Total product demand decreased 754,000 barrels daily to 20.391 million barrels per day.
Distillate fuel oil stocks rose 0.4 million barrels from the previous report week; distillate stocks are at 129.7 million barrels. EIA reported national distillate demand at 3.973 million barrels per day during the report week, a decrease of 451,000 barrels daily.
Propane stocks increased 2.6 million barrels from the previous report week; propane stocks are at 72.9 million barrels. The report estimated current demand at 1.102 million barrels per day, a decrease of 191,000 barrels daily from the previous report week.
Spot natural gas futures had a rally of $2.38 in September, topping at $6.28. Prices have since settled into a range between $5.35 and $6. Natural gas injections into underground storage were modestly higher than expected, but even the modestly improved inventory situation was not enough to start a setback in prices.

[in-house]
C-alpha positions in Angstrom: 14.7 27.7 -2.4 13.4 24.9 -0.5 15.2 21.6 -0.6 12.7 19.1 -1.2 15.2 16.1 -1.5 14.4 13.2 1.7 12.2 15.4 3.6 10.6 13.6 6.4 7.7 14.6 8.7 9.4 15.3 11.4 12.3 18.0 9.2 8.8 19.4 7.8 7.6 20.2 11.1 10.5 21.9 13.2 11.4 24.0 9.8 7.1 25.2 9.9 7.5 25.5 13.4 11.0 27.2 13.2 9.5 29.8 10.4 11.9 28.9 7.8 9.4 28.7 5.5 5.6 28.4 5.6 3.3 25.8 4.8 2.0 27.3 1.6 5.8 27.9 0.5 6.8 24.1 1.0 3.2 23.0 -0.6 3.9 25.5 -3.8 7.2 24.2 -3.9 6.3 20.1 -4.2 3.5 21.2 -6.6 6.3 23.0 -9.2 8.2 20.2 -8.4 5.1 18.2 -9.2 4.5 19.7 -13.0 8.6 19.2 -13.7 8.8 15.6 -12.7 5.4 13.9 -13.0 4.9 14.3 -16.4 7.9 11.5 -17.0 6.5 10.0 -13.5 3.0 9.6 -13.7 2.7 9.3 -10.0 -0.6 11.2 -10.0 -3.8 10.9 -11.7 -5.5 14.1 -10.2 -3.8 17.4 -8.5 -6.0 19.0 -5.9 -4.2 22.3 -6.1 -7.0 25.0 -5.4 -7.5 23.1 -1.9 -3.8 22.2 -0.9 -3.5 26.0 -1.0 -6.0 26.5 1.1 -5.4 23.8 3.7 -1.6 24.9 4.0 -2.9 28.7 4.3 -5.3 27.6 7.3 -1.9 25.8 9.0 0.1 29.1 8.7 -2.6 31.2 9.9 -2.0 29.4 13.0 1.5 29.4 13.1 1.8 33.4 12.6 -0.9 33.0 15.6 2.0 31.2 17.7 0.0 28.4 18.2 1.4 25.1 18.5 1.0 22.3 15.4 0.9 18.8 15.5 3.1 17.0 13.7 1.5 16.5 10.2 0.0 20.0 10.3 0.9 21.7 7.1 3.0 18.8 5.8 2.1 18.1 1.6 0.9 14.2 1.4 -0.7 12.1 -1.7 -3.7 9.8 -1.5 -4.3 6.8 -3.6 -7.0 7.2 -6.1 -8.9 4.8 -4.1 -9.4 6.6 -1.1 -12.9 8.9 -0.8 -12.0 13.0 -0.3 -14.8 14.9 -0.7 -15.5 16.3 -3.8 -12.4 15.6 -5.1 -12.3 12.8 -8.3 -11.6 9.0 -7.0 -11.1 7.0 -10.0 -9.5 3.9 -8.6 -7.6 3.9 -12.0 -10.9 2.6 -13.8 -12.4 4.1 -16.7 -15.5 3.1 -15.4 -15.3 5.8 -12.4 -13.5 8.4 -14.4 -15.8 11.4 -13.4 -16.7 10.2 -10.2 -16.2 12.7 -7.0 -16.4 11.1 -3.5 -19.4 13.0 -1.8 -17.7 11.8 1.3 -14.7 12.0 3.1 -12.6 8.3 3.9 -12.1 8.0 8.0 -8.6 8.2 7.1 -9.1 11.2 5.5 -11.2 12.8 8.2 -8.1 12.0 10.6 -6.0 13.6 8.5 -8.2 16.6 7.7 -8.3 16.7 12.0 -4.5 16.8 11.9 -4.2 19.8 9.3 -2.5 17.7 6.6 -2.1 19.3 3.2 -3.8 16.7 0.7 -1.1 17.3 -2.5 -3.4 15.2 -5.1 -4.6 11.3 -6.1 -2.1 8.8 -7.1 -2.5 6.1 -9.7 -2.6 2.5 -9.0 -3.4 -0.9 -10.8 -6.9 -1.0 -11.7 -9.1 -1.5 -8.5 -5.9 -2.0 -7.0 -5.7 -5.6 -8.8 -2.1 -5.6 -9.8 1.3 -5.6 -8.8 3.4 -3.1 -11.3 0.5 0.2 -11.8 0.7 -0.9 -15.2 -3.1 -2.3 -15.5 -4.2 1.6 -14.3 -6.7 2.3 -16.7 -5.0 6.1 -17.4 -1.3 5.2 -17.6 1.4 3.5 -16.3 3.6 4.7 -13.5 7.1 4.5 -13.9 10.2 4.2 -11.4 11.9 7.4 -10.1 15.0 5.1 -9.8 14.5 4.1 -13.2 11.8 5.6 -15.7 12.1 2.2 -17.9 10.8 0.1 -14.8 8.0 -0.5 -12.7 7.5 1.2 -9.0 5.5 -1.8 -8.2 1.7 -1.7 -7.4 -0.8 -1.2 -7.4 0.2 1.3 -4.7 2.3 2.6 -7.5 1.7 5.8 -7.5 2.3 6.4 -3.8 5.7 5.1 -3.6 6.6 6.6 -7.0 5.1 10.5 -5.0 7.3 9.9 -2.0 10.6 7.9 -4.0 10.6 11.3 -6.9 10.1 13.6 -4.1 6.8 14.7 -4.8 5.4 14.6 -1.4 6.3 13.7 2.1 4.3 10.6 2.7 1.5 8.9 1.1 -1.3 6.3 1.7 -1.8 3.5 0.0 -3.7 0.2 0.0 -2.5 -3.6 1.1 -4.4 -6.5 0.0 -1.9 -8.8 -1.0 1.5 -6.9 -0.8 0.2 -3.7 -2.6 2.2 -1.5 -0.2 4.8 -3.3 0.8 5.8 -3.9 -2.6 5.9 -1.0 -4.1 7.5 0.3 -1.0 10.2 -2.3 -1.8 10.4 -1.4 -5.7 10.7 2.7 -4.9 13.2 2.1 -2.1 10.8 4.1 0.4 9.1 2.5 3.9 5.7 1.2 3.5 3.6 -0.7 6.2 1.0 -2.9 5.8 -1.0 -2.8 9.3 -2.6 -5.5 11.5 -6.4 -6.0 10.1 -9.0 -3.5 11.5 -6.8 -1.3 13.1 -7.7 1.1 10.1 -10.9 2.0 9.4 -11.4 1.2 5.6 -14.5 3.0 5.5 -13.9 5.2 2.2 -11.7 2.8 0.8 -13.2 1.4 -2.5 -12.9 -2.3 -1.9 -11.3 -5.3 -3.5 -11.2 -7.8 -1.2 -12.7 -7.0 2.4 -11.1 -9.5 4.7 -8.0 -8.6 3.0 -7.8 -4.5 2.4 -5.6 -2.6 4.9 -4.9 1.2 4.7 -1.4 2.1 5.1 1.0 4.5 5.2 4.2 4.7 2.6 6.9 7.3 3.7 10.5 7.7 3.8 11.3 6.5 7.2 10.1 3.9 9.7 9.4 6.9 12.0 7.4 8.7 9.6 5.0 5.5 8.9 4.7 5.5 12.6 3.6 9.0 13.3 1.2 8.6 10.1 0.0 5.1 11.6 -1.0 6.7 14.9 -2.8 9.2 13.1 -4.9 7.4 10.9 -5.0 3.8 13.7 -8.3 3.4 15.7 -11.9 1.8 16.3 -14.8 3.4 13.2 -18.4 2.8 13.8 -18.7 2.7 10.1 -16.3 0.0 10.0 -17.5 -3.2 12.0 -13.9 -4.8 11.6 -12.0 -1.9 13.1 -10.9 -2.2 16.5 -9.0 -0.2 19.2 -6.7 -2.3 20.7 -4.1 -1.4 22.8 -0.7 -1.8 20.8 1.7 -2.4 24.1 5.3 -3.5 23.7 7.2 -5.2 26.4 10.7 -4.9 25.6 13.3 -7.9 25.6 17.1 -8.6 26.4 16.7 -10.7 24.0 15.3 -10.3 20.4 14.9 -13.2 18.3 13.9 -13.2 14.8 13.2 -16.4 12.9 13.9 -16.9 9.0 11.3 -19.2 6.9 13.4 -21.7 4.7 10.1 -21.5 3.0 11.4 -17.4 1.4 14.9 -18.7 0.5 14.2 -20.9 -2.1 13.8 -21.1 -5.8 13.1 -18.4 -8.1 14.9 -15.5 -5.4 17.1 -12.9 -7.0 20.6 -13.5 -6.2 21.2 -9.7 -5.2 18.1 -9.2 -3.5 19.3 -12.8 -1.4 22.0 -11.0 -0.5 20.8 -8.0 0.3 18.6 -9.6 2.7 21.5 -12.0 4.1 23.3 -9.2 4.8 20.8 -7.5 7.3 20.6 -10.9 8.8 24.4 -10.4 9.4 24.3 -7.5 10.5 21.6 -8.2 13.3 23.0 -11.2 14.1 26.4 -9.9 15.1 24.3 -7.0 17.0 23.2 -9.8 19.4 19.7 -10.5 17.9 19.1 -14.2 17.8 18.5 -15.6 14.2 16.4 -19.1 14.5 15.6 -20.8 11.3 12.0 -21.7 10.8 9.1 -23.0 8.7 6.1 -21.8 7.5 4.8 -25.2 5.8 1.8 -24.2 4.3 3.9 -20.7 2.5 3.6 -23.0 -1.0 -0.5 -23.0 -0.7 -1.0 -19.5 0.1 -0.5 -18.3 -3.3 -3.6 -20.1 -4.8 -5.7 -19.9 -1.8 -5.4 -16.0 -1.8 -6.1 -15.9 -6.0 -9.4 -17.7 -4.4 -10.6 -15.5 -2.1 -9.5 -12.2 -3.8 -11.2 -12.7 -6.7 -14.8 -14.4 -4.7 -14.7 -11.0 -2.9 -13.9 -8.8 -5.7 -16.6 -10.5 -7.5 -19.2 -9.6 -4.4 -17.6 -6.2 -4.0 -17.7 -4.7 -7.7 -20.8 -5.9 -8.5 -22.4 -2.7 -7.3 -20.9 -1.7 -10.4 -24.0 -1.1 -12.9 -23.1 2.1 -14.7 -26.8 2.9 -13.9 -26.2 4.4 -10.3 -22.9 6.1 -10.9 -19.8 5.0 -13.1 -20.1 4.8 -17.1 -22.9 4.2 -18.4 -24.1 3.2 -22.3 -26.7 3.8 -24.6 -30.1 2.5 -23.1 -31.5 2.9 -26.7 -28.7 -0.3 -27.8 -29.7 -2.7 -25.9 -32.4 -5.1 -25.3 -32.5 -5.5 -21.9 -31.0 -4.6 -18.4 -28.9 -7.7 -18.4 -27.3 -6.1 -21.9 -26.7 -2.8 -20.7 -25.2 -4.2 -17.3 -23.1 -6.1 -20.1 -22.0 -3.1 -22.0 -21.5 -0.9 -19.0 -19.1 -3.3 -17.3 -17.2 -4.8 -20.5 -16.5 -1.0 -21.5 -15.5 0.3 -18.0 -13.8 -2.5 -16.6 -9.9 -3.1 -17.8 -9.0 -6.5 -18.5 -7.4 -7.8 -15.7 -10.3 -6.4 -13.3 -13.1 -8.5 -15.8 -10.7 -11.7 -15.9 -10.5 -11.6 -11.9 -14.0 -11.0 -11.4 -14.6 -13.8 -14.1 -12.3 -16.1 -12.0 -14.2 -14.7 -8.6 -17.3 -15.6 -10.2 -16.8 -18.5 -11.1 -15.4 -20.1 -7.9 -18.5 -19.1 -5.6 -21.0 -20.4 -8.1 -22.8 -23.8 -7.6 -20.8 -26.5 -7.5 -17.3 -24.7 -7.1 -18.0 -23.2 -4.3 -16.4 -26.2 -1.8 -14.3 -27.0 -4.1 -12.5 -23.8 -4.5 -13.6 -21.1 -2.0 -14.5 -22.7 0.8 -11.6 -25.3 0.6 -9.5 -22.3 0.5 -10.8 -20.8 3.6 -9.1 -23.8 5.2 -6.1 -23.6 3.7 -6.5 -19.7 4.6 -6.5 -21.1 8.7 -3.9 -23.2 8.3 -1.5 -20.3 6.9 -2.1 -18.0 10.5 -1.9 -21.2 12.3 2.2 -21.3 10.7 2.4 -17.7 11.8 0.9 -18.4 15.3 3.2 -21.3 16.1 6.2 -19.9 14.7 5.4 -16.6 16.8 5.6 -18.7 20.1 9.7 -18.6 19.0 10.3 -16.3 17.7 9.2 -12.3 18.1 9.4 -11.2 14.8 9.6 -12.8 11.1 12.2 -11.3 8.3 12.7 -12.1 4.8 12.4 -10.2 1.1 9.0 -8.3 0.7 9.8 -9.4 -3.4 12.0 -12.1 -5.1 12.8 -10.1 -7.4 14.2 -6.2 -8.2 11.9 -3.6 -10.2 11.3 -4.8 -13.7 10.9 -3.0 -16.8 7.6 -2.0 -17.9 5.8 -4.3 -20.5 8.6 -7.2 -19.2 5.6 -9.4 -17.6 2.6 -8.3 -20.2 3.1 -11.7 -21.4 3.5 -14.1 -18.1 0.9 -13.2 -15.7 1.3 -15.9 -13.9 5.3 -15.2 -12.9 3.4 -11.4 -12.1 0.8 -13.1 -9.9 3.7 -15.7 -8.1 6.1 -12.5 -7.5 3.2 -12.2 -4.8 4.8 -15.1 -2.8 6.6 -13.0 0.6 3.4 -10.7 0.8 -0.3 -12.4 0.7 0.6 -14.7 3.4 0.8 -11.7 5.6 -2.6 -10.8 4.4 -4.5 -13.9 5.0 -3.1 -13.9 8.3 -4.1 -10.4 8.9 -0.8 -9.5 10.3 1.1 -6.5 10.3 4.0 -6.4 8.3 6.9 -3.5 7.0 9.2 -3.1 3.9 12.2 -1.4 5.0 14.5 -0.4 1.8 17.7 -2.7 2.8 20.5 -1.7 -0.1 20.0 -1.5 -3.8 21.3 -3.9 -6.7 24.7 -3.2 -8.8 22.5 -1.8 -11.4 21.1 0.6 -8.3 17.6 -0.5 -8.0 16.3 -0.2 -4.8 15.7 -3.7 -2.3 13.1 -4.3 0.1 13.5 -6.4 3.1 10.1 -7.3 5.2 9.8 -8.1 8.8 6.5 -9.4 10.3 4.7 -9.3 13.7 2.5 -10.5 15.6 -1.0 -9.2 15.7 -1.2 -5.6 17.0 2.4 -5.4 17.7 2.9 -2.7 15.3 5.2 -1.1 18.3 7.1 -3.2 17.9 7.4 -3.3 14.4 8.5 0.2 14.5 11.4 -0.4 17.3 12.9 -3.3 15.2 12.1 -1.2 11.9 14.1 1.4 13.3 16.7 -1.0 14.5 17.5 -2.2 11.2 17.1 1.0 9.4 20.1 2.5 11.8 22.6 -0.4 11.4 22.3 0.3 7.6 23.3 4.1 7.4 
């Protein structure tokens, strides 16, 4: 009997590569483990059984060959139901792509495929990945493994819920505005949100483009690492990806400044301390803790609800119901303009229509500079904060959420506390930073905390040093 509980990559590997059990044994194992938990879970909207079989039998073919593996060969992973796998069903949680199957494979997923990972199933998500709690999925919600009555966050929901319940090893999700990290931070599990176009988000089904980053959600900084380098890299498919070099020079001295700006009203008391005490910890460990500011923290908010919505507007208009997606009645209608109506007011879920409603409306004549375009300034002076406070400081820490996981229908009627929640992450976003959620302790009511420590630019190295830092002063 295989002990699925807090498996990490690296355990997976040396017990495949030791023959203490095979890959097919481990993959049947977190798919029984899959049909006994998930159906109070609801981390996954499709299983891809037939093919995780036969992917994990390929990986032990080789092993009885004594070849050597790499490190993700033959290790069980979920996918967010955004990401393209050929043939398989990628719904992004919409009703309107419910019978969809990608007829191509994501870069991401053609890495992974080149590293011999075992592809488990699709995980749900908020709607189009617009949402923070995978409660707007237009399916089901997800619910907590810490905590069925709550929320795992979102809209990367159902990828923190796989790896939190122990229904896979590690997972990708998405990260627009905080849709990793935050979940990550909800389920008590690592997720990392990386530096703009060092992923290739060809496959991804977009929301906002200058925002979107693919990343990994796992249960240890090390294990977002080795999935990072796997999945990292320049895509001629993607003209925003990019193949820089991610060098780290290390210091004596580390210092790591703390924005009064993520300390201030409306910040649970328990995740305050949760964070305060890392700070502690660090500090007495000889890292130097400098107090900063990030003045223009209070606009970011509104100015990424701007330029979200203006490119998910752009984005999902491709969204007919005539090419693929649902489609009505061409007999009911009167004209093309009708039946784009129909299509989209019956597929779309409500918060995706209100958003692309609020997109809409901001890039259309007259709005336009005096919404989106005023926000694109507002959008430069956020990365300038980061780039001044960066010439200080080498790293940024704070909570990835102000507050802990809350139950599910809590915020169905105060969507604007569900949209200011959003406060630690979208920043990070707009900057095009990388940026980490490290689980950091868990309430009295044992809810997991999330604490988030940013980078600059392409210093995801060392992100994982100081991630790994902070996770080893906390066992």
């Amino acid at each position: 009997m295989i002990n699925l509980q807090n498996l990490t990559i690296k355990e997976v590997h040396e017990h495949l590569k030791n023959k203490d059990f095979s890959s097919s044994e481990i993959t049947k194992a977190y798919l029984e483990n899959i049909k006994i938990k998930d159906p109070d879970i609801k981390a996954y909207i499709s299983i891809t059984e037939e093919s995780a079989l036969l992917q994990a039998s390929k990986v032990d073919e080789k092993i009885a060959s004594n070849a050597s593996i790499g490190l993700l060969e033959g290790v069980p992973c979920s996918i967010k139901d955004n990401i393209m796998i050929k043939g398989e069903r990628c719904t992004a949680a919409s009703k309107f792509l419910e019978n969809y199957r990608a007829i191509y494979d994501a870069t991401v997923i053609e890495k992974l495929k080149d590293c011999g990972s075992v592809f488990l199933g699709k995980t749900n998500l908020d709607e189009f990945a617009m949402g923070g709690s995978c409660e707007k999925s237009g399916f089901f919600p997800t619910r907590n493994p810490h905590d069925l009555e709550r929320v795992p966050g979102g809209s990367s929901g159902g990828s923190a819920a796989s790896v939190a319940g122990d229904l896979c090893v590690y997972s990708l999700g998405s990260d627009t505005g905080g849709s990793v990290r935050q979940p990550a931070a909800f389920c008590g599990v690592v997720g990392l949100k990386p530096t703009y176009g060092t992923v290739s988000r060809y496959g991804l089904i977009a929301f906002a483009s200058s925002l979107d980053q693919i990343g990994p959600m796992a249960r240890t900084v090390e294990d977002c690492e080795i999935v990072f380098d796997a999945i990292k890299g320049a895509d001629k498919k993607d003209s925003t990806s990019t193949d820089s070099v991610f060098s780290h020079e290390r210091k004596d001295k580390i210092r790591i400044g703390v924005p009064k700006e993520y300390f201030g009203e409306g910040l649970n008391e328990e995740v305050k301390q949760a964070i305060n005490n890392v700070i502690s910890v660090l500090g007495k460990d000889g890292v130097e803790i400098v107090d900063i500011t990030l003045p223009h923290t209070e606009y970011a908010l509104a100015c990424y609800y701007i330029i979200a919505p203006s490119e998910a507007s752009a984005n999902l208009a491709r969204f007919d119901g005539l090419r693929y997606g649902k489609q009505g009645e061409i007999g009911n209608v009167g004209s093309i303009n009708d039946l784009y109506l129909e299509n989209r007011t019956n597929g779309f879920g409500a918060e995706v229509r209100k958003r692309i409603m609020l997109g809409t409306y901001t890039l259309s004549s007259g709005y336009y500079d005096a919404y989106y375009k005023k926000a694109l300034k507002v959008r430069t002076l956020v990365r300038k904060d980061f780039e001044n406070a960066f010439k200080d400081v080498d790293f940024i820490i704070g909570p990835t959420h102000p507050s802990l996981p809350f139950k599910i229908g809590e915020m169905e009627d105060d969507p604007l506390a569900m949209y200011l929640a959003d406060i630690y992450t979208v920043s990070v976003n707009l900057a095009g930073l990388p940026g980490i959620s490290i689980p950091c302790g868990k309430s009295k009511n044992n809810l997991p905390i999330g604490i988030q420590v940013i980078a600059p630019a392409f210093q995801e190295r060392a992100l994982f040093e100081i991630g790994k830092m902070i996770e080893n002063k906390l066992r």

The role of overseas markets in U.S. futures pricing continues bullishly. European supplies are reportedly at very low levels. Unexpected calming of winds and failing nuclear plants are being supplanted by natural gas. LNG imports in Asia are being obtained at high prices to achieve green targets.
Resistance remains intact at $6.50, last seen in February 2014. Elliott Wave has the natural gas price target around $12.
According to the EIA:
[Natural gas] net injections into storage totaled 88 Bcf for the week ended September 24, compared with the five-year (2016–2020) average net injections of 72 Bcf and last year’s net injections of 74 Bcf during the same week. Working natural gas stocks totaled 3,170 Bcf, which is 213 Bcf lower than the five-year average and 575 Bcf lower than last year at this time.
The average rate of injections into storage is 12% lower than the five-year average so far in the refill season (April through October). If the rate of injections into storage matched the five-year average of 9.1 Bcf/d for the remainder of the refill season, the total inventory would be 3,506 Bcf on October 31, which is 213 Bcf lower than the five-year average of 3,719 Bcf for that time of year.